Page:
Knowles Corporation designs, manufactures, and sells products and components to the mobile communications, consumer electronics, medical technology, telecommunications infrastructure, military, aerospace, and industrial markets worldwide. The Mobile Consumer Electronics segment designs and manufactures acoustic products, including microphones, speakers, receivers, and integrated modules for the handset, tablet, and other consumer electronic markets. The Specialty Components segment designs and manufactures electronic components used in medical and life science applications; and solutions and components used in communications infrastructure and various other markets.
Take a look at the 1-year chart of Sanderson (NYSE: KN) below with my added notations:
KN has formed a key support level at $18.00 (green) over the past 9 months. Although the stock has dipped below that level a few times, it always rallies back up to hold that mark. In addition, the stock is declining against a short-term, down trending resistance level (red). These two levels combined had KN stuck within a common chart pattern known as a descending triangle. Eventually, the stock will have to break one of those two levels.
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The Tale of the Tape: KN is sitting at its triangle support. A short trade could be made on a break of support or on a rally up to resistance. A long trade could be made at support or on a break through the triangle resistance.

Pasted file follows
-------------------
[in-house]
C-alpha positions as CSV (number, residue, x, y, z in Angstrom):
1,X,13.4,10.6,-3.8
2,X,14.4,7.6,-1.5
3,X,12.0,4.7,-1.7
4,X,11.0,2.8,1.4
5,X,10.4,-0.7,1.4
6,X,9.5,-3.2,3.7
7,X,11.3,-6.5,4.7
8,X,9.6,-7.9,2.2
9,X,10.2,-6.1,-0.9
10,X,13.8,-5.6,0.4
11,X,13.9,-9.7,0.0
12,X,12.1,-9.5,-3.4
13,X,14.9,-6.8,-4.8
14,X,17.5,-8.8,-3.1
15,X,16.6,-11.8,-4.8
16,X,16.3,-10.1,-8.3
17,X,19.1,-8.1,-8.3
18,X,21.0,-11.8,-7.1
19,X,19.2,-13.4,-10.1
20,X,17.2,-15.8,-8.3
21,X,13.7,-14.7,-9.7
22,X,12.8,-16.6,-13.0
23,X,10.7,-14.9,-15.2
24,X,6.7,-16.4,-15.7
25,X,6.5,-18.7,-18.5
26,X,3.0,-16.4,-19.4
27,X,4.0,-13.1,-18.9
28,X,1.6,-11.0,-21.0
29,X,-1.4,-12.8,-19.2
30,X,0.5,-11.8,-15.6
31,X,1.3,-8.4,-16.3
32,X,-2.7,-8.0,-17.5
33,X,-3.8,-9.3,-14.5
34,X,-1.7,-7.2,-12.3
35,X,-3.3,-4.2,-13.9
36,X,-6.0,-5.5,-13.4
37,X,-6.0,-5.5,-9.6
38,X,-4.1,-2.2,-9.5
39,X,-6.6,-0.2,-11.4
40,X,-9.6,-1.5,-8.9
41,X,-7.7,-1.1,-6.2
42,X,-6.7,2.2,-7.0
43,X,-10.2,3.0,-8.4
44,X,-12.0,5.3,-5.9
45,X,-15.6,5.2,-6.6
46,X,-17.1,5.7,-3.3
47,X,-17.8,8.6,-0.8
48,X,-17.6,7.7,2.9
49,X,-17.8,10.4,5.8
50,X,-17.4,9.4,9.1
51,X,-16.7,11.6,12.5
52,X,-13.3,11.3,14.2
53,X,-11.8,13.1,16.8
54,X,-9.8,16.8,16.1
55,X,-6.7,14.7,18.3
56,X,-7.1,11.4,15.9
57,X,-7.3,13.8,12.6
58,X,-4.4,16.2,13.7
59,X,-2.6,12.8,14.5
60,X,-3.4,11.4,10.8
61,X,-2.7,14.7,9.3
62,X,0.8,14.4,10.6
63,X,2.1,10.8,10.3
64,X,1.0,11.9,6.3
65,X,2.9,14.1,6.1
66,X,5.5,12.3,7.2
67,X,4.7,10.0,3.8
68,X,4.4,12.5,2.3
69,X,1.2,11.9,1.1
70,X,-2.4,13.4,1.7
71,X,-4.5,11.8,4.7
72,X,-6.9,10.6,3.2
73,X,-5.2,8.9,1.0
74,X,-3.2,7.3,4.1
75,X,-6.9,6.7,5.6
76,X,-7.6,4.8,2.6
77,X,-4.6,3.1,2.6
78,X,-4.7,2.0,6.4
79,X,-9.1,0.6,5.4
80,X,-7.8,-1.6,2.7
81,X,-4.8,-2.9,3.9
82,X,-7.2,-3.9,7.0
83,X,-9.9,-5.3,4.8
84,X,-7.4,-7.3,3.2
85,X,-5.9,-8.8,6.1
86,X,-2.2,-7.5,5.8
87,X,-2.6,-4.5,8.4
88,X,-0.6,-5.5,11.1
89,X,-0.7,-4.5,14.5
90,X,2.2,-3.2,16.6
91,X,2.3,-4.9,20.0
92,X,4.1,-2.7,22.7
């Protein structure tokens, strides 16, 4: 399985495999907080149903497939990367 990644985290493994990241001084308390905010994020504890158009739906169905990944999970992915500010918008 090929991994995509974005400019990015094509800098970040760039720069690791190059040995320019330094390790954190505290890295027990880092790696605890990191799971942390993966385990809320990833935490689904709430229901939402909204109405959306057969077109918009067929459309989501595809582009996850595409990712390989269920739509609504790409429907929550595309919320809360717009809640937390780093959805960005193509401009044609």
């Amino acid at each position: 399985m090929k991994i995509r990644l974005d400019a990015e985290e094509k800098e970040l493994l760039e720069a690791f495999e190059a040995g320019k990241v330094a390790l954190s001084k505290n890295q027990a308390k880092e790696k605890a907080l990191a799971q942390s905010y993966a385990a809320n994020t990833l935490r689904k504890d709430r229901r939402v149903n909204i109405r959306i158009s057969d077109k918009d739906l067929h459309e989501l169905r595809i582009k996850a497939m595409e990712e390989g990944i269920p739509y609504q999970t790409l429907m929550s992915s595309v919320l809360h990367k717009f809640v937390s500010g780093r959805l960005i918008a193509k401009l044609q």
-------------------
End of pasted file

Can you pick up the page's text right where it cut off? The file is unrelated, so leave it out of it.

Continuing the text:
Before making any trading decision, decide which side of the trade you believe gives you the highest probability of success. Do you prefer the short side of the market, long side, or do you want to be in the market at all? If you haven’t thought about it, review the overall indices themselves. For example, take a look at the S&P 500. Is it trending higher or lower? Has it recently broken through a key resistance or support level? Making these decisions ahead of time will help you decide which side of the trade you believe gives you the best opportunities.
No matter what your strategy or when you decide to enter, always remember to use protective stops and you’ll be around for the next trade. Capital preservation is always key!
Christian Tharp, CMT
Follow me on Twitter: @cmtstockcoach